iCORE develops lowest powered cellphone processor; One year per charge

The Informatics Circle of Research Excellence (iCORE) High-Capacity Digital Communications Laboratory researchers have designed a computer chip that uses around 100 times less energy than current market-leading chips. The iCORE Processor, developed by Dave Nguyen and Chris Winstead, former engineering graduates of the University of Alberta, uses a new analog processing technology that is currently in use by Winstead, makers of the largest analog decoder chip ever fabricated.

The chip employs a new method of processing digital data via analog decoding, the result is an extremely lower level of power to execute its detection algorithm. No other chip has been recorded to function with such a low level of energy. With such a low level of energy consumption, theoretically, a cellphone could run for a full year on a single charge.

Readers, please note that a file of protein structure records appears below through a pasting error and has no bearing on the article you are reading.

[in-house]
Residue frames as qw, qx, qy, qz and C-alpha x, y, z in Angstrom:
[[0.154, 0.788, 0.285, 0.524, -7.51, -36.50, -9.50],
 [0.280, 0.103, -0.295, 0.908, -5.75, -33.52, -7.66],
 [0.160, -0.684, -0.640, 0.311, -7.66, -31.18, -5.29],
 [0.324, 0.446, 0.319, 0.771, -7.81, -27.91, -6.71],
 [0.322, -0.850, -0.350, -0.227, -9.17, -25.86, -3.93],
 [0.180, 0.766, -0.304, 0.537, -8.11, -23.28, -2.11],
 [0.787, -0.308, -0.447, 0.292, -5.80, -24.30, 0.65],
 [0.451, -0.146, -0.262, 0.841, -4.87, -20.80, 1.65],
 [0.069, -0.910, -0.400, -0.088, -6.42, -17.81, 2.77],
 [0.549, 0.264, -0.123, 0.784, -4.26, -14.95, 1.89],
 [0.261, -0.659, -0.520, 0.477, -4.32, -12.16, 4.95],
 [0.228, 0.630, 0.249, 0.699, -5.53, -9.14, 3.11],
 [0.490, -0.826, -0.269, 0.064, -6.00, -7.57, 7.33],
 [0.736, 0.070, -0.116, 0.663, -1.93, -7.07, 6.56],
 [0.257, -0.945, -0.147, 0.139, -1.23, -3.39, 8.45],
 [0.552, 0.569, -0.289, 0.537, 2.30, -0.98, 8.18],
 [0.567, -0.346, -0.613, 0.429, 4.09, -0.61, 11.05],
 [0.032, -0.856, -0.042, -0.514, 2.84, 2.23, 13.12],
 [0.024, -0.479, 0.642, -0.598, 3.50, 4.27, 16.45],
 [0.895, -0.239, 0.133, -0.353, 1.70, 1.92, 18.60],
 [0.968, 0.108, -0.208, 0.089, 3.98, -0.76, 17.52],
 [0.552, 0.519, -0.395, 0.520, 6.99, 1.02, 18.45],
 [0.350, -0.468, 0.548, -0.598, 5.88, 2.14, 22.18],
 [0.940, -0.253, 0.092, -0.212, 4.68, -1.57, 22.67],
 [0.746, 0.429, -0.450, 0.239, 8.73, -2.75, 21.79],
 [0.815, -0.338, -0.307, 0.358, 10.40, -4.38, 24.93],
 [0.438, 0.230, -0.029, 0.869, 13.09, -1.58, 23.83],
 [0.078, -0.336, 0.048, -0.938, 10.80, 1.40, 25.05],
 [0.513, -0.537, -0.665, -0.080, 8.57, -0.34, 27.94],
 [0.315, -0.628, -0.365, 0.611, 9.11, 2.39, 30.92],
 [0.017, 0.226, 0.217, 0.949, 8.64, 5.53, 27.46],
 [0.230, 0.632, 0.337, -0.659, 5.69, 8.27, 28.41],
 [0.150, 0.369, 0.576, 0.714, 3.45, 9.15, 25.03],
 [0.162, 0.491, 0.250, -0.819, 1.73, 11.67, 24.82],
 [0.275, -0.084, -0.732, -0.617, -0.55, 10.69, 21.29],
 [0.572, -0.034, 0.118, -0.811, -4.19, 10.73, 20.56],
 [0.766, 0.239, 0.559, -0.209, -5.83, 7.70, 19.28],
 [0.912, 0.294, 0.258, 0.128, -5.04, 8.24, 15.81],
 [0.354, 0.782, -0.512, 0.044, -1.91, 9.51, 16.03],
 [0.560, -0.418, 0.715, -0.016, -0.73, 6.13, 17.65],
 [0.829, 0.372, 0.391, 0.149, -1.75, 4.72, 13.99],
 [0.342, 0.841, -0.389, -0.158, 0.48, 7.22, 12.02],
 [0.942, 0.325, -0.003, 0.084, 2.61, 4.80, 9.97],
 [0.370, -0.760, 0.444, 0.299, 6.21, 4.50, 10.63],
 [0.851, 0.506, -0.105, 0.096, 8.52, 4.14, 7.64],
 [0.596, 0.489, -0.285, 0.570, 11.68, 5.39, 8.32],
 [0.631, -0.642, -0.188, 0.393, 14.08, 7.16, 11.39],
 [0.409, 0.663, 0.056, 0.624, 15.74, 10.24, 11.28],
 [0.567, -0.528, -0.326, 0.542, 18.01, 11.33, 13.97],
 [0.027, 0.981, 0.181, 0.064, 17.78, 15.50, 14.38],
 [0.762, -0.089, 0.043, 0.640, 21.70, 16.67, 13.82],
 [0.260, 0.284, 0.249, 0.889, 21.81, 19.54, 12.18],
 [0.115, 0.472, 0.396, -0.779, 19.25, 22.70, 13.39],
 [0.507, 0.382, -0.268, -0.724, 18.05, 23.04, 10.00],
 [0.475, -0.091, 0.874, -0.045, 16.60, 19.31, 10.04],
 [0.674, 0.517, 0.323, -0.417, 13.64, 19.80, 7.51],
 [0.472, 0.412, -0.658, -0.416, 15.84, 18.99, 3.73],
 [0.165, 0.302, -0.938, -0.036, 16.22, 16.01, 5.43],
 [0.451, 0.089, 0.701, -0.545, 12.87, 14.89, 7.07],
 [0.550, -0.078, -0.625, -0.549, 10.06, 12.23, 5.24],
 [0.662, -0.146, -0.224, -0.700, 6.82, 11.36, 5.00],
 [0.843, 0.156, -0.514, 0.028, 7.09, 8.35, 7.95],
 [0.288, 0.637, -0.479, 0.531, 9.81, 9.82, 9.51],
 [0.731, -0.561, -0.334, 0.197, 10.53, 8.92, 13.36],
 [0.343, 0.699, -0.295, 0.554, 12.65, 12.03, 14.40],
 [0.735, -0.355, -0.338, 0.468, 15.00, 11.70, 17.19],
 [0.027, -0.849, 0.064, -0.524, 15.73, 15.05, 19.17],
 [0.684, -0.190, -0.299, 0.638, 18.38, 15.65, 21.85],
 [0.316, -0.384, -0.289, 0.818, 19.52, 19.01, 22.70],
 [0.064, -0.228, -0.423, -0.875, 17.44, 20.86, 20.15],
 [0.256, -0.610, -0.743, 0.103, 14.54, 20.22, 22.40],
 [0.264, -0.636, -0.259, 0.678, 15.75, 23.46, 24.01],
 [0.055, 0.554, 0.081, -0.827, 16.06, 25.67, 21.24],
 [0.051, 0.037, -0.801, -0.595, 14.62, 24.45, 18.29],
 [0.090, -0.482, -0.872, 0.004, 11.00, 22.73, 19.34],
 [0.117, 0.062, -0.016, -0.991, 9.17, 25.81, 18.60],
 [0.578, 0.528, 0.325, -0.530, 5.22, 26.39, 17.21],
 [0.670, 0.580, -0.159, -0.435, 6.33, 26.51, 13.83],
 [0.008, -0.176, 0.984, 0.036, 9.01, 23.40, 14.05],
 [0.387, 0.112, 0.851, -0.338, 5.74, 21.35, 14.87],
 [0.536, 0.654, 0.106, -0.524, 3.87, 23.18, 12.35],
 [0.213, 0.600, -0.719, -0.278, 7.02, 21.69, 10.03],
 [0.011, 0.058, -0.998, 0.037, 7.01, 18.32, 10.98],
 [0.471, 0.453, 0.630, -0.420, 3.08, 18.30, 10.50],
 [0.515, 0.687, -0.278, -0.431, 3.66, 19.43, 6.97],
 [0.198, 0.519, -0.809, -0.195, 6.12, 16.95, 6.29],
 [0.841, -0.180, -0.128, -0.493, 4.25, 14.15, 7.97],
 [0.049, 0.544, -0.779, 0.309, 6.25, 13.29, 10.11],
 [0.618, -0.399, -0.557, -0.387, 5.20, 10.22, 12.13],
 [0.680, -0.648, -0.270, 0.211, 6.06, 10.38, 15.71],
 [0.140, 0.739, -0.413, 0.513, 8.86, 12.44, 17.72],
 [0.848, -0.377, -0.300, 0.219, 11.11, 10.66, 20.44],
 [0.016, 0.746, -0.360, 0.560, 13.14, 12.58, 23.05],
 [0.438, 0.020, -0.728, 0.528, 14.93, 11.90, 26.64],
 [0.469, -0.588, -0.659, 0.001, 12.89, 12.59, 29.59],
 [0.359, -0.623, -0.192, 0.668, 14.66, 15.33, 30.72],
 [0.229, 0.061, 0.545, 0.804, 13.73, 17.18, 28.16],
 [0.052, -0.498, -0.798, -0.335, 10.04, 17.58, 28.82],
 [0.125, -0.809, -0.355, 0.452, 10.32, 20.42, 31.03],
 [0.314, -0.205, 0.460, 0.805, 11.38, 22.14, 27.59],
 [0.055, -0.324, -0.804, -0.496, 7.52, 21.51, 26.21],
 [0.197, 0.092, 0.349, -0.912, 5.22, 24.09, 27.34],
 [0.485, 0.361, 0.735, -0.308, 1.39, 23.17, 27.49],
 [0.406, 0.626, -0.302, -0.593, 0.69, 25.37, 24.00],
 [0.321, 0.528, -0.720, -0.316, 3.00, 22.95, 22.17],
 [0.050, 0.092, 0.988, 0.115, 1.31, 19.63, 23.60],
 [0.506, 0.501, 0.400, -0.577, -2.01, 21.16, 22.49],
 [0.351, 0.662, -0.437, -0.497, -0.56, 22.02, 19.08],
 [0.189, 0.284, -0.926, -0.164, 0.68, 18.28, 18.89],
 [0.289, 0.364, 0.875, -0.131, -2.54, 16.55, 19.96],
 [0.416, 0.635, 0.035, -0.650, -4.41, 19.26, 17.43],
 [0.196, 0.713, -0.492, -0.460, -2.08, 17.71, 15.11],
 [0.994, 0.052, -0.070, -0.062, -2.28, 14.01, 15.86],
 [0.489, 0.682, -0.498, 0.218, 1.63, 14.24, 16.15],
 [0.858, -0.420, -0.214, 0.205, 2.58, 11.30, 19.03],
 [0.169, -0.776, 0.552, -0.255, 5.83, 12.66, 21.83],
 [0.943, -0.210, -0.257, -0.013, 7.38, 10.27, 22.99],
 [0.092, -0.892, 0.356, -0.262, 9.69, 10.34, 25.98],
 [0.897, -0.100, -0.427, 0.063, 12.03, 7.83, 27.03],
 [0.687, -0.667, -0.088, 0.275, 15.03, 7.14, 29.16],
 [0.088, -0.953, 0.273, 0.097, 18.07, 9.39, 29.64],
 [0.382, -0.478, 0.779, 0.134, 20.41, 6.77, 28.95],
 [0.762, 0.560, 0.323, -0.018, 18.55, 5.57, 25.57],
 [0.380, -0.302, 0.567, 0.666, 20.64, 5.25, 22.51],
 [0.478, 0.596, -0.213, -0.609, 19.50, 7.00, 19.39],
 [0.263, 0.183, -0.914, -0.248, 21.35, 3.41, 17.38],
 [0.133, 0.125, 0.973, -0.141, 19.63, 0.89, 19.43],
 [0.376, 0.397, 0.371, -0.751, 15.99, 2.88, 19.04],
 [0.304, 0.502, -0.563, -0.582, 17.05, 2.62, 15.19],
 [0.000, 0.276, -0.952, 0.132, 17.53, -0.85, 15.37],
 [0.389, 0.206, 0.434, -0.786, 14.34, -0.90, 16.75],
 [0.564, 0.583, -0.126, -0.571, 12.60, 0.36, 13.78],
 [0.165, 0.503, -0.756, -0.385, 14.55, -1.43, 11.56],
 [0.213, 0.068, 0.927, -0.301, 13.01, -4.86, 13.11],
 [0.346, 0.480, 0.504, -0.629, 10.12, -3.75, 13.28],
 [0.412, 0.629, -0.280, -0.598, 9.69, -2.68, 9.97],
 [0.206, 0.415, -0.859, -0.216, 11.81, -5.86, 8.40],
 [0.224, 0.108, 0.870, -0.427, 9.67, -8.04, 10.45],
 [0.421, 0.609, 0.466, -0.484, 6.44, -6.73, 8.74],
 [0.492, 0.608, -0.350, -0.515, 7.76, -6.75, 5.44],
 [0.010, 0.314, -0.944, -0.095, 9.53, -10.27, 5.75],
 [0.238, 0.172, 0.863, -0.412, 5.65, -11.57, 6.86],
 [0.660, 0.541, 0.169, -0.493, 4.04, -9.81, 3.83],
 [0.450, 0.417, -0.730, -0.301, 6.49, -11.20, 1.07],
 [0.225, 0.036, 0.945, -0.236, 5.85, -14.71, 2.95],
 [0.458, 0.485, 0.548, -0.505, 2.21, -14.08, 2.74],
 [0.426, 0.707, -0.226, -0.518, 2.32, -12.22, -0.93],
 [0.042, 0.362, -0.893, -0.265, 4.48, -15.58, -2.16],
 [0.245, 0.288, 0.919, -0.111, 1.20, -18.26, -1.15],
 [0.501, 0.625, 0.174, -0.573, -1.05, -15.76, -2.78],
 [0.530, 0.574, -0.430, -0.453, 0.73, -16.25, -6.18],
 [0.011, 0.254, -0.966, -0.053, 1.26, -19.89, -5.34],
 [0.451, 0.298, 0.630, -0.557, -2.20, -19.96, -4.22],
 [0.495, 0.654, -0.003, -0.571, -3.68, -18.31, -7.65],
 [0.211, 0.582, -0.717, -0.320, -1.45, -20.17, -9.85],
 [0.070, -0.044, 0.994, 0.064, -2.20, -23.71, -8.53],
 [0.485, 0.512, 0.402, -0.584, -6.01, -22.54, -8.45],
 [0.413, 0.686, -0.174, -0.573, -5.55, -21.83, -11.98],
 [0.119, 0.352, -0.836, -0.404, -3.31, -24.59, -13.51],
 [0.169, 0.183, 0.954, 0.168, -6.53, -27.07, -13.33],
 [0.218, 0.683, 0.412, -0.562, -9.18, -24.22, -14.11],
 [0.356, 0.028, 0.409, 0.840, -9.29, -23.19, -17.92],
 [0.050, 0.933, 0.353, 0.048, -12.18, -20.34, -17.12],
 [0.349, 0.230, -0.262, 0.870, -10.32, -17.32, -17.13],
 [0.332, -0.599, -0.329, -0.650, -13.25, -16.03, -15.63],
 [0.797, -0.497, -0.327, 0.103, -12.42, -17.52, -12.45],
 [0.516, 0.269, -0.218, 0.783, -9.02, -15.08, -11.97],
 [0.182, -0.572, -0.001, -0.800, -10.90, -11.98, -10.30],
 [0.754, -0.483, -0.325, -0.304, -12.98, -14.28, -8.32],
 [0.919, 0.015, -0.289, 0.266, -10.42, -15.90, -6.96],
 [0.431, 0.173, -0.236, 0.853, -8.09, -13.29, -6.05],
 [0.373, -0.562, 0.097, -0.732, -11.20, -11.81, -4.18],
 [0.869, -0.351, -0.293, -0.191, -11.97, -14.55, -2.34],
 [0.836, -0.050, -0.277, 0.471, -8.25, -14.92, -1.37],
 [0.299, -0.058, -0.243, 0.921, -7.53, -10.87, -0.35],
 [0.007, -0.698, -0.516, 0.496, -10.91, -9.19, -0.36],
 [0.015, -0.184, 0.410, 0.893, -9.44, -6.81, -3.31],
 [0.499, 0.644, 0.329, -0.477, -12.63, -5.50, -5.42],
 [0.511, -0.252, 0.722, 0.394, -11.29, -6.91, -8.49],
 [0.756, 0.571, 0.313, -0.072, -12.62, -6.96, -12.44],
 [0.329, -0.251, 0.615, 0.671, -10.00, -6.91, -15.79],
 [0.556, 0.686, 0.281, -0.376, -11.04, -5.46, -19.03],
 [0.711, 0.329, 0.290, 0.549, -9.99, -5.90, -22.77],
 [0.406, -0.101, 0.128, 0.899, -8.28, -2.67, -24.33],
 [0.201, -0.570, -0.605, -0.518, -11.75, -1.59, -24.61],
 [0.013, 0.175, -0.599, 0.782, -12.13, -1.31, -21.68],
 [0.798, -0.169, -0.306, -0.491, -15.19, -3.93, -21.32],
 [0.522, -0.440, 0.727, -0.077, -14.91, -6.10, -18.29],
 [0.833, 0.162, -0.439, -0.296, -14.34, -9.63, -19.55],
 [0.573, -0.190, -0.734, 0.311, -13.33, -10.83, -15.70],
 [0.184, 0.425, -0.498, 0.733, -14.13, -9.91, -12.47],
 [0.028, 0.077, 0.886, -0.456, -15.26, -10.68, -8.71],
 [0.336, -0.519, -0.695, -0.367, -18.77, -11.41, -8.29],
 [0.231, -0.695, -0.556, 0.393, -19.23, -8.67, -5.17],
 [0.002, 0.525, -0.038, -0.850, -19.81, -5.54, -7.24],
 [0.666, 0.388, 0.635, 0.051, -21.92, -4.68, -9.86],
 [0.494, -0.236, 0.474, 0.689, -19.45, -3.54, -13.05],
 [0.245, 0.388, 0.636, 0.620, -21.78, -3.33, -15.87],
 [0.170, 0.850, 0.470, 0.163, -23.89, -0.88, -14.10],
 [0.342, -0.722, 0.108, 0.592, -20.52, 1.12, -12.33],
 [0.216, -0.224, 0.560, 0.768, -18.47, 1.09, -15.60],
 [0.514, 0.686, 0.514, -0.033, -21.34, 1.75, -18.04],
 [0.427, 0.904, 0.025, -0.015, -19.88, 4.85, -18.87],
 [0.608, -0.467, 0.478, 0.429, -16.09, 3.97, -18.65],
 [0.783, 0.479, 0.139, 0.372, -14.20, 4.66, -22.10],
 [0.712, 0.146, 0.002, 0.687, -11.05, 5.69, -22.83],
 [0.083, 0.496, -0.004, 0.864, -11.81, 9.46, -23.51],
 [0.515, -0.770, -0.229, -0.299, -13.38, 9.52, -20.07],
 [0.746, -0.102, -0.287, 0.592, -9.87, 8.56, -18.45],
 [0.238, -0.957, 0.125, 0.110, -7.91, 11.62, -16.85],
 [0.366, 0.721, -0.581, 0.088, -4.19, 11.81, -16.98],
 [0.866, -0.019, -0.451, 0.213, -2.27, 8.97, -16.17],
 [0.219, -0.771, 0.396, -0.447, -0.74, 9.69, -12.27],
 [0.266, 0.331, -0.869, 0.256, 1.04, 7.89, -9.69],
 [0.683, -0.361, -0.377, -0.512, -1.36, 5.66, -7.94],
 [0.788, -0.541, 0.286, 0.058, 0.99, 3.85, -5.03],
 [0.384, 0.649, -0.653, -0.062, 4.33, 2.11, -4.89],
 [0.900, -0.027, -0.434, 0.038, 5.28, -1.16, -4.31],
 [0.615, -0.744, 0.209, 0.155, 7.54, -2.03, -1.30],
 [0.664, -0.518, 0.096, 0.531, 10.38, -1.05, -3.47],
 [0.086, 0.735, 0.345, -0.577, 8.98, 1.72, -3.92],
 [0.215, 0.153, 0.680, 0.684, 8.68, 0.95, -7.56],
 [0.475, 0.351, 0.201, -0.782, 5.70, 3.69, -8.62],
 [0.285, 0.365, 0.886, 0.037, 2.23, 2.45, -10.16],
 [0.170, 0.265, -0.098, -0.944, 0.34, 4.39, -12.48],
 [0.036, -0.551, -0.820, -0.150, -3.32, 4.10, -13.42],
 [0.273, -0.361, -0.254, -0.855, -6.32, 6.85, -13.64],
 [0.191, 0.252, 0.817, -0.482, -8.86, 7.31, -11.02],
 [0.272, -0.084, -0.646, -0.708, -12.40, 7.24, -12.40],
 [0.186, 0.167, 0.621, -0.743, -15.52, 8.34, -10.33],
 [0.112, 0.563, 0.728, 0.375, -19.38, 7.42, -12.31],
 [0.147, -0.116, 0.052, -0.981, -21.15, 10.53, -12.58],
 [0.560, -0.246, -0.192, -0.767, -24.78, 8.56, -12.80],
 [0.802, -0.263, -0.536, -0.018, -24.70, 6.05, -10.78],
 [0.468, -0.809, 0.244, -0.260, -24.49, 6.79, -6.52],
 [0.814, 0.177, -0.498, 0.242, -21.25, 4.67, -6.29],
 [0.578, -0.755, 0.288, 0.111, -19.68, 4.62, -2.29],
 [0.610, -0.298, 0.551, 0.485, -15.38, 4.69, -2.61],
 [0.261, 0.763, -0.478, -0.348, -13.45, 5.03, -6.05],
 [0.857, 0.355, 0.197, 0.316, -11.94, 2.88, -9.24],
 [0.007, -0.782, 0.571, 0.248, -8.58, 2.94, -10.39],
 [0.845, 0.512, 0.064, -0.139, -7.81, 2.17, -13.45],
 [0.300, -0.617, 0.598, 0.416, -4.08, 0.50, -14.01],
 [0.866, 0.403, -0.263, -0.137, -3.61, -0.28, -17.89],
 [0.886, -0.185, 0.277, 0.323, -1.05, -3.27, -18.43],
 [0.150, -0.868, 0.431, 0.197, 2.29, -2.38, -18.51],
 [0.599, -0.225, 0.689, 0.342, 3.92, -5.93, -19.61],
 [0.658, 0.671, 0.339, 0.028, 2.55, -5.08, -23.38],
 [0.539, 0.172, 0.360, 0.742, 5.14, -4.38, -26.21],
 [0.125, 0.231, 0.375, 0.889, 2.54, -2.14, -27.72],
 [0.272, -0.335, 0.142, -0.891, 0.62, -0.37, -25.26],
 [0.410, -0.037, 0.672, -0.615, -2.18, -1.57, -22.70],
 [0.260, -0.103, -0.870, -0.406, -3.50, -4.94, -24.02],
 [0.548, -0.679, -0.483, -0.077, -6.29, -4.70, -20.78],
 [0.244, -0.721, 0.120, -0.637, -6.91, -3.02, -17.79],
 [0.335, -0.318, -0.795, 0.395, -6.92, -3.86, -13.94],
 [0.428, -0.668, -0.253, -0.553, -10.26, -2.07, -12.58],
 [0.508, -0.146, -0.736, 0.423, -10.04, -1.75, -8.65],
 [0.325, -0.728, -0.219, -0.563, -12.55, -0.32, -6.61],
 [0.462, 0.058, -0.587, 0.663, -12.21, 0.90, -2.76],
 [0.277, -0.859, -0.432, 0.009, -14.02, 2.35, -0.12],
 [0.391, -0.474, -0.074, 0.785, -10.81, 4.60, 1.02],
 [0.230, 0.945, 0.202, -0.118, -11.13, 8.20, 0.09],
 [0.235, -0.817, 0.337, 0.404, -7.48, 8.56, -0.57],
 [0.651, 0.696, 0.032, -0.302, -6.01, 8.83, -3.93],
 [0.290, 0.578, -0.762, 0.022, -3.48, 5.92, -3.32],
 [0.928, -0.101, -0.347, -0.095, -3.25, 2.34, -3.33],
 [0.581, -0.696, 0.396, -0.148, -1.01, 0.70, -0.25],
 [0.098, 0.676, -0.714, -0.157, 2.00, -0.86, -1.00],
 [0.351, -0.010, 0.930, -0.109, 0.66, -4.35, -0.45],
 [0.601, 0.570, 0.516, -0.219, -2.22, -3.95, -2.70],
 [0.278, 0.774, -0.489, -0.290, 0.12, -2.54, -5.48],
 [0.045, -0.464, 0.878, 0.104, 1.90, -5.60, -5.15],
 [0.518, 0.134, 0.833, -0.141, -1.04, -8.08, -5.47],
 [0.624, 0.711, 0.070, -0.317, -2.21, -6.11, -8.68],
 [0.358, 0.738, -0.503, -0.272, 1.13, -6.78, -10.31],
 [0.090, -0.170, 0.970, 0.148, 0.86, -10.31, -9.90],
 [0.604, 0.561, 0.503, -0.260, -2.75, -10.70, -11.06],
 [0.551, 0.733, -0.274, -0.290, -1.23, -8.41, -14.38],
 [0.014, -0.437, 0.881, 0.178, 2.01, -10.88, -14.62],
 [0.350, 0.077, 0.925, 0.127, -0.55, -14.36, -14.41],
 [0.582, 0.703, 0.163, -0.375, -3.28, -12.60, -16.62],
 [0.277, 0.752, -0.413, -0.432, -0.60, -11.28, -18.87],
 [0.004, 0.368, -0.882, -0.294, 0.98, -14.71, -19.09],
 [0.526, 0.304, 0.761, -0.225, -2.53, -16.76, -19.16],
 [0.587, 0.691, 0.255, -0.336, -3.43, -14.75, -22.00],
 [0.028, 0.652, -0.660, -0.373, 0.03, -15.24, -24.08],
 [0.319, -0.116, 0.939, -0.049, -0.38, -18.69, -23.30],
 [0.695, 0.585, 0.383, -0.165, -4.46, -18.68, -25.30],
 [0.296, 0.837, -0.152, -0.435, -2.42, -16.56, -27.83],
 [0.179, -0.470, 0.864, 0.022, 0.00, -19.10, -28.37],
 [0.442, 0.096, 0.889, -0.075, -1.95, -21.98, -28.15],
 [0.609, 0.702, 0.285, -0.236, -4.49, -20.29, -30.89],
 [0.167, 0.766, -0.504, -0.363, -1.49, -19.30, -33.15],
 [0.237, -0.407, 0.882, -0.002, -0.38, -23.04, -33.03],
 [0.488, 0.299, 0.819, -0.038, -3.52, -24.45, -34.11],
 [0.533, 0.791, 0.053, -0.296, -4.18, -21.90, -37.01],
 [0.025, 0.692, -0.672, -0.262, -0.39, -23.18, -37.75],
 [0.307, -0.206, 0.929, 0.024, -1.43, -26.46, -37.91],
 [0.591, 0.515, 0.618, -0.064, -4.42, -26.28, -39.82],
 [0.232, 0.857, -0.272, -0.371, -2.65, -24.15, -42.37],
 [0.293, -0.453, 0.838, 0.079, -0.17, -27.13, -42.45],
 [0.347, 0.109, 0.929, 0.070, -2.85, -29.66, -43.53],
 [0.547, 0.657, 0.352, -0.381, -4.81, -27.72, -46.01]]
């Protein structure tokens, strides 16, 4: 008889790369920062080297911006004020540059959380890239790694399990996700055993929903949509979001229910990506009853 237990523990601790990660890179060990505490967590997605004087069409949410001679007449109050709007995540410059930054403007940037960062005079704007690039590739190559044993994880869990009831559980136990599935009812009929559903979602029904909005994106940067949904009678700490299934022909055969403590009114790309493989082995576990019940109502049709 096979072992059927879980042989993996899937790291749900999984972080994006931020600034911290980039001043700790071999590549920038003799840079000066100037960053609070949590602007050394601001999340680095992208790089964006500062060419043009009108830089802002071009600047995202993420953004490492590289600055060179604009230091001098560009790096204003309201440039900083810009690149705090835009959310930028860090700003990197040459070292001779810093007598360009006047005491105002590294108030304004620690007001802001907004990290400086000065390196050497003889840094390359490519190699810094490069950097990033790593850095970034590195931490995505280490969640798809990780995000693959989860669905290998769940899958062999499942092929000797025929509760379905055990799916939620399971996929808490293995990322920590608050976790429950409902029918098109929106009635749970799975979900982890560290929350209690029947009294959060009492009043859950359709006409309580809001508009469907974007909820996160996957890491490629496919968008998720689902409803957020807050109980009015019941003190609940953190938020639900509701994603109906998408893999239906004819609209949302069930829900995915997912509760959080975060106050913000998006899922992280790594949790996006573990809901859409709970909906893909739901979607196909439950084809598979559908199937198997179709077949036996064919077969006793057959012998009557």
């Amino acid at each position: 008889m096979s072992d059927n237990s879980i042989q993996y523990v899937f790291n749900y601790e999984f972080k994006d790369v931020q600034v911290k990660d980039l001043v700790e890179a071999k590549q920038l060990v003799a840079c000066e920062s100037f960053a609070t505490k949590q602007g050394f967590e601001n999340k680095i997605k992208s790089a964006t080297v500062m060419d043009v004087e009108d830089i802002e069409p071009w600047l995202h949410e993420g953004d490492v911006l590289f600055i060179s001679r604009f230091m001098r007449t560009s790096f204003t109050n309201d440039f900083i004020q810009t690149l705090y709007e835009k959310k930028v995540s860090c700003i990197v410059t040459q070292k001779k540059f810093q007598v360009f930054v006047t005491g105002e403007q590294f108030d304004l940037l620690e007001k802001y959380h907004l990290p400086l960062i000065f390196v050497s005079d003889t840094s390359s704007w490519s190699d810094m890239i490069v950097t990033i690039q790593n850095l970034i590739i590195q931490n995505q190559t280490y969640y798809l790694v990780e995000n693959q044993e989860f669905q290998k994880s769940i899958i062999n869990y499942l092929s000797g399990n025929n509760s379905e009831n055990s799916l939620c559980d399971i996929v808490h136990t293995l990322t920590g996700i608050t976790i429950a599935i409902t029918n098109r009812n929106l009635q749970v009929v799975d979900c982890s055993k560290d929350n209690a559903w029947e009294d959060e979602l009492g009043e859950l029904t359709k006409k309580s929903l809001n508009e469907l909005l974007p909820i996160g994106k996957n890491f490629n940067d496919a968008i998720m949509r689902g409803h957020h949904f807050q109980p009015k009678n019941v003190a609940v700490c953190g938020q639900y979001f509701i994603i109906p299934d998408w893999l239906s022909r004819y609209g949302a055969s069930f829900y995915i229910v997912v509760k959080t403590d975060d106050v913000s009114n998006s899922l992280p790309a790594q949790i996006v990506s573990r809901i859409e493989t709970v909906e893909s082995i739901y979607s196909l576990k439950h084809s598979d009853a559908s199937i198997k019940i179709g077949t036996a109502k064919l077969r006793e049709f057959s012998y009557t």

β€œIt is well known that there is a power barrier for future increases in process speeds and device sizes, and to overcome this, the world needs a new, disruptive technology,” said Dr. Schlegel. β€œA fundamental new idea gave our team the edge, and we have been fortunate to have maintained a strong group here working on this technology for the last few years.”


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